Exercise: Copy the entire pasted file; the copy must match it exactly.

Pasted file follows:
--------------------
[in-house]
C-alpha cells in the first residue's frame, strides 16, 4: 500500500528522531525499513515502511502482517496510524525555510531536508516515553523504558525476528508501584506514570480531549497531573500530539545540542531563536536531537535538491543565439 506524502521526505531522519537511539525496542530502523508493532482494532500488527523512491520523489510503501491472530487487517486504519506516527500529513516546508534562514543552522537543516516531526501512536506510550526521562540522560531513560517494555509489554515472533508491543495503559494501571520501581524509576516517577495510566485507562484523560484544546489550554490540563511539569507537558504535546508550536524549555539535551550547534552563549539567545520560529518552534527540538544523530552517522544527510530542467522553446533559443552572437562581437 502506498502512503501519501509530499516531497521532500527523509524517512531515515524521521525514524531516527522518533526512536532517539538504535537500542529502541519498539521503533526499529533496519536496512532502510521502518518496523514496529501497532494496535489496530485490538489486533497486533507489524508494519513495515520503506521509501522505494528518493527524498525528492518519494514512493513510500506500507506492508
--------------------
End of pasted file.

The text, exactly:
[in-house]
C-alpha cells in the first residue's frame, strides 16, 4: 500500500528522531525499513515502511502482517496510524525555510531536508516515553523504558525476528508501584506514570480531549497531573500530539545540542531563536536531537535538491543565439 506524502521526505531522519537511539525496542530502523508493532482494532500488527523512491520523489510503501491472530487487517486504519506516527500529513516546508534562514543552522537543516516531526501512536506510550526521562540522560531513560517494555509489554515472533508491543495503559494501571520501581524509576516517577495510566485507562484523560484544546489550554490540563511539569507537558504535546508550536524549555539535551550547534552563549539567545520560529518552534527540538544523530552517522544527510530542467522553446533559443552572437562581437 502506498502512503501519501509530499516531497521532500527523509524517512531515515524521521525514524531516527522518533526512536532517539538504535537500542529502541519498539521503533526499529533496519536496512532502510521502518518496523514496529501497532494496535489496530485490538489486533497486533507489524508494519513495515520503506521509501522505494528518493527524498525528492518519494514512493513510500506500507506492508